The “Art” of the Deal: Irreconcilable Visions of a Denuclearized North Korea?
Are negotiations with North Korea collapsing? In recent weeks, North Korea’s state-run news agency, KCNA, has published a series of commentaries warning that North Korea might return to testing nuclear weapons and long-range . These statements have been accompanied by statements from unnamed sources warning that the North Koreans are "really angry" about the refusal of the United States to lift .  In early November Kim Yong Chol, North Korea’s top nuclear negotiator, ghosted Secretary of State Mike Pompeo when he failed to show up in Beijing for his flight to New York. 
To better understand how the United States and North Korea got where they are today, diplomatically, flip through our Interactive Coloring Book which illustrates interactions between the two countries.
Even so, the process may not yet collapse – President Trump has stated that he remains committed to holding a second summit sometime in 2019. And the North Koreans, while hinting at the collapse of the process, have stuck to statements that are mild by typical North Korean standards. Even the recent announcement of a test of an unspecified “” was mellow in tone and contained only one picture, with the weapon itself nowhere to be seen. 
How Did We Get Here?
It is hard to predict the future given the dramatic highs and lows of the past two years, in which the President of the United States went from demeaning Kim Jong Un as “Little Rocket Man” and threatening him with “fire and fury” to a summit meeting at which he later said “We fell in love.”  During this period, Kim Jong Un went from ordering assassins to murder his half-brother with a to posing with South Korean officials on Mount Baekdu making a “finger heart.” 
Kim Jong Un and South and North Korean officials make the ‘finger hearts’ gesture on Mount Baekdu. Photo: BLUE HOUSE
The most important thing to understand is that the fundamental force driving the situation has been North Korea’s achievement of a nuclear . Kim Jong Un inherited an unfinished nuclear weapons program from his father. In 2017, Kim Jong Un completed this program, demonstrating the capabilities necessary for North Korea to deliver a thermonuclear weapon all the way to the United States. Initially, President Trump responded to these developments with a series of threats and personal insults, often delivered on Twitter.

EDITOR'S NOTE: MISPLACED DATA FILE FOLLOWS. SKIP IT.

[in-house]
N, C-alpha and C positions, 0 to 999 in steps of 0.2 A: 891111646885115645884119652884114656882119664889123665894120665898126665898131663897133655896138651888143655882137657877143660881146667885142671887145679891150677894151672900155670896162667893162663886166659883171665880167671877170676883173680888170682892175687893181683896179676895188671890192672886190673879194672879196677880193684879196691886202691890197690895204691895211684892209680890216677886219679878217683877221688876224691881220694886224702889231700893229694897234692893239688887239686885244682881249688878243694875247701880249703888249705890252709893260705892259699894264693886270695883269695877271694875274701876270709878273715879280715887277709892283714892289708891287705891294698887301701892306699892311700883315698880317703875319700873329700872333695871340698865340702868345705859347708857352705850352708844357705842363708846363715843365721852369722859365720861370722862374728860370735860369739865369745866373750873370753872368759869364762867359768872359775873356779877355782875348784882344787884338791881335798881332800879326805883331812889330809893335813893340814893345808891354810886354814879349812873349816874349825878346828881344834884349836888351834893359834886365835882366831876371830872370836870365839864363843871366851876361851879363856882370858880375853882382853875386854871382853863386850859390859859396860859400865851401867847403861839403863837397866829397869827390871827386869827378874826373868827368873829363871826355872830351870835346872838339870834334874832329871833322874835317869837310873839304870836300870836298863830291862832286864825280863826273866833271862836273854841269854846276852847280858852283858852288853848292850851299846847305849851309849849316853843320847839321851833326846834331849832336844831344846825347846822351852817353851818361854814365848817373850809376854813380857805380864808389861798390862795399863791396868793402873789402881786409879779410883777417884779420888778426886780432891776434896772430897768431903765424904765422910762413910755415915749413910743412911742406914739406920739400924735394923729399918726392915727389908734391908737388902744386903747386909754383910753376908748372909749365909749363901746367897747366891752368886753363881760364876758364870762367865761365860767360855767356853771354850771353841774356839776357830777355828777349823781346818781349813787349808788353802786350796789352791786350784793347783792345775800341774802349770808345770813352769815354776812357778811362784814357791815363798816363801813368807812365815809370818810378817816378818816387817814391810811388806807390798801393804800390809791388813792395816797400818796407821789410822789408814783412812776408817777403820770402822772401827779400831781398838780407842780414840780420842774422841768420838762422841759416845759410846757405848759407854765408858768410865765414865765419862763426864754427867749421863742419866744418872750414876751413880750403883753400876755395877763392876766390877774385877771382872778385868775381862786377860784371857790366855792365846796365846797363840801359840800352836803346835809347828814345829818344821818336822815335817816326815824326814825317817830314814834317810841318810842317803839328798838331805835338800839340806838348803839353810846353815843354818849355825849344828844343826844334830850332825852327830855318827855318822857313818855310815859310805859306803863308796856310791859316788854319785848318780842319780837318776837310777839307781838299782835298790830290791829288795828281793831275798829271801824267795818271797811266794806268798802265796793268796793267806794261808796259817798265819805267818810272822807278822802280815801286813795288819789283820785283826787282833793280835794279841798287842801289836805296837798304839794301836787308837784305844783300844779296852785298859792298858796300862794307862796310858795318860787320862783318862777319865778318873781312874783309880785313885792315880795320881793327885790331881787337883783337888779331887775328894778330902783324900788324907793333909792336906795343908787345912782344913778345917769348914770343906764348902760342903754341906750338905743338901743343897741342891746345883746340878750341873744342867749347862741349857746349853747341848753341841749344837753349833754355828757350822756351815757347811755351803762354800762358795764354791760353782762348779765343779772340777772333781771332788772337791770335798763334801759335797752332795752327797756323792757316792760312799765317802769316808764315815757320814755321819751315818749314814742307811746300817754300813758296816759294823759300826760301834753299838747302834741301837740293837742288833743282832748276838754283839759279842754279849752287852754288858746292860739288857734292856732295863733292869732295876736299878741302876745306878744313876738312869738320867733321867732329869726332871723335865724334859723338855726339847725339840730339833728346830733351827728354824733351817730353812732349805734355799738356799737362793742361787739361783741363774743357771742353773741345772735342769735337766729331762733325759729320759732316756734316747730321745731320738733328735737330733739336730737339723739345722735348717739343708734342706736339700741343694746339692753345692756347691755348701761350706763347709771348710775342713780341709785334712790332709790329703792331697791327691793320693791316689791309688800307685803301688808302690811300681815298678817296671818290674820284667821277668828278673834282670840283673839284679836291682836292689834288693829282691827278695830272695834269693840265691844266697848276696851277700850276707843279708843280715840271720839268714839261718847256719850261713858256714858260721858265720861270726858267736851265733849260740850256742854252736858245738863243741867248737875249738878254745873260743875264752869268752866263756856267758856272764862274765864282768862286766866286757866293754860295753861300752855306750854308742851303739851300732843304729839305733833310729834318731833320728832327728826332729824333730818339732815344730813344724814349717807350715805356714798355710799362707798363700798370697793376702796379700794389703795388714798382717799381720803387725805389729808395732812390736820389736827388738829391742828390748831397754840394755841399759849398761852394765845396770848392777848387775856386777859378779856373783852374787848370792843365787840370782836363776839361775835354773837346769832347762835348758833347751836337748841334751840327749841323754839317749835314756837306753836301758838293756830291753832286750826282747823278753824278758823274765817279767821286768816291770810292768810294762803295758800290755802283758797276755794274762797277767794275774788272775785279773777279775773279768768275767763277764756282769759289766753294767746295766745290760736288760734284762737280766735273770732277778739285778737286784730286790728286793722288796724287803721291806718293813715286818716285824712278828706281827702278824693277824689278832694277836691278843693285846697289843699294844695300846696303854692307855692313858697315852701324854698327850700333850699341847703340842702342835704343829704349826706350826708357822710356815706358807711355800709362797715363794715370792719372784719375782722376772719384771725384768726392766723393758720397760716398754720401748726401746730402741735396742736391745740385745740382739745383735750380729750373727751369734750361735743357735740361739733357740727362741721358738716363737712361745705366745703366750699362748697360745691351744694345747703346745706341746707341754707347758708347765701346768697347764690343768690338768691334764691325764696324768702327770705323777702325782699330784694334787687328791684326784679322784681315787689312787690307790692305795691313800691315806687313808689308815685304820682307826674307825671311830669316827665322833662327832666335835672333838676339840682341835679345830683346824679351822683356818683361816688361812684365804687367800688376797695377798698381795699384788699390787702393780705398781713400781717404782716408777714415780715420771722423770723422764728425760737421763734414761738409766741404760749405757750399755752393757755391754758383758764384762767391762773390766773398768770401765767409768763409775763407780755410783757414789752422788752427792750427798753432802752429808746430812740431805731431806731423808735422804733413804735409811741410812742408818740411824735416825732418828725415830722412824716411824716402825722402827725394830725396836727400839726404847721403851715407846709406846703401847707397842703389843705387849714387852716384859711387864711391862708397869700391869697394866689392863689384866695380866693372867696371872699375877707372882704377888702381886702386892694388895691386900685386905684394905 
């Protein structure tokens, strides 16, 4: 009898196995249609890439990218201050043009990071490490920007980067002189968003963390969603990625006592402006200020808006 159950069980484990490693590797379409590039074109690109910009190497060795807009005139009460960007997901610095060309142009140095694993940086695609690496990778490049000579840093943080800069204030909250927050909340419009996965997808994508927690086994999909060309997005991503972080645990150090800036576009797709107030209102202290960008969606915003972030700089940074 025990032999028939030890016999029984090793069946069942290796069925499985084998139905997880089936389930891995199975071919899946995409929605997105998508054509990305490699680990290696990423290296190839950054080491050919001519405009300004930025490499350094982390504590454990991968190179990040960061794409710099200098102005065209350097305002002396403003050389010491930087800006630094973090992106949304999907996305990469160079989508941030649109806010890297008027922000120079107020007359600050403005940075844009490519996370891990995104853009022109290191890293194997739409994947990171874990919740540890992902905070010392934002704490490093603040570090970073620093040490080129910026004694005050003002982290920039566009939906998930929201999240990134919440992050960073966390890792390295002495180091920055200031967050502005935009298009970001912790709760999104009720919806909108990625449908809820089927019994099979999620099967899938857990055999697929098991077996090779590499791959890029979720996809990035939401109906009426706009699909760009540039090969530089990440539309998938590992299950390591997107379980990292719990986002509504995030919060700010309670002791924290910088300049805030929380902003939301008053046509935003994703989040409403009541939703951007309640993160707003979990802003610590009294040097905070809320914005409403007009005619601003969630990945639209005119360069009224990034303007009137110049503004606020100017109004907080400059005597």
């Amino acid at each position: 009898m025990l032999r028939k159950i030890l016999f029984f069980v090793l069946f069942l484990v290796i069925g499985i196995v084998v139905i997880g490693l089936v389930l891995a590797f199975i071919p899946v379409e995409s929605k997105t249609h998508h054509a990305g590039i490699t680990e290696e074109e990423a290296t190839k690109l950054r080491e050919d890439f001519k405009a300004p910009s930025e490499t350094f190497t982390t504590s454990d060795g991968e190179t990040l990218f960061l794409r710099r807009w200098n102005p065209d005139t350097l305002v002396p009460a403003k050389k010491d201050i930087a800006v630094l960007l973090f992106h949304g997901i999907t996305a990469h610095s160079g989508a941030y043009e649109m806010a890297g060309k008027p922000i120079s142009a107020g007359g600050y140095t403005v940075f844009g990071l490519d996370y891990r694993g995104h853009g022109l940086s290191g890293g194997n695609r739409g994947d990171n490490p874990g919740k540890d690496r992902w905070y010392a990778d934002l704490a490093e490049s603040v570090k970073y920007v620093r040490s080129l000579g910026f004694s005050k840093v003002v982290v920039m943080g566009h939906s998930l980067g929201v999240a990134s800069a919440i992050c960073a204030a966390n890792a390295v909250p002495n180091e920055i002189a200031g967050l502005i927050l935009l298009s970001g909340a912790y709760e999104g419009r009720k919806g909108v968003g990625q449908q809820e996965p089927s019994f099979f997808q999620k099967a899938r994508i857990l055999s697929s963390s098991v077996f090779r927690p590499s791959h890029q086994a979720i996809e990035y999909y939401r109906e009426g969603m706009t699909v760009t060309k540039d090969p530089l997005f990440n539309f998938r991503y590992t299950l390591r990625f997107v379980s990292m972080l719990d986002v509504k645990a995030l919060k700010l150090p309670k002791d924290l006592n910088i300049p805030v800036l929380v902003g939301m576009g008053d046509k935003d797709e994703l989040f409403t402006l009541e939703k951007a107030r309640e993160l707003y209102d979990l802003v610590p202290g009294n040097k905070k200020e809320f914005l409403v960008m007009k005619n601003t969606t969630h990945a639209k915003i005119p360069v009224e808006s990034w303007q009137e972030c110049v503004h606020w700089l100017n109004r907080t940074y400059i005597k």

Then came the thaw. In his 2018 New Year’s address, Kim lauded the “perfection” of North Korea’s nuclear program. With the research and development phase complete, Kim ordered “the nuclear weapons research sector and the rocket industry [to] mass-produce nuclear warheads and ballistic missiles.”  In July 2018, the United States intelligence community estimated that North Korea had enough (nuclear weapons-useable) material for between 20 and 65 nuclear weapons, with some U.S. intelligence agencies believing North Korea could add as many as twelve nuclear devices per year. 
The shift from research and development to mass production meant that North Korea no longer needed to conduct the provocative missile and nuclear tests that drove the diplomatic tensions of 2017. This allowed Kim Jong Un to announce a new focus on the economy, even as North Korea’s nuclear arsenal continues to grow.
Competing Definitions of ‘Denuclearization’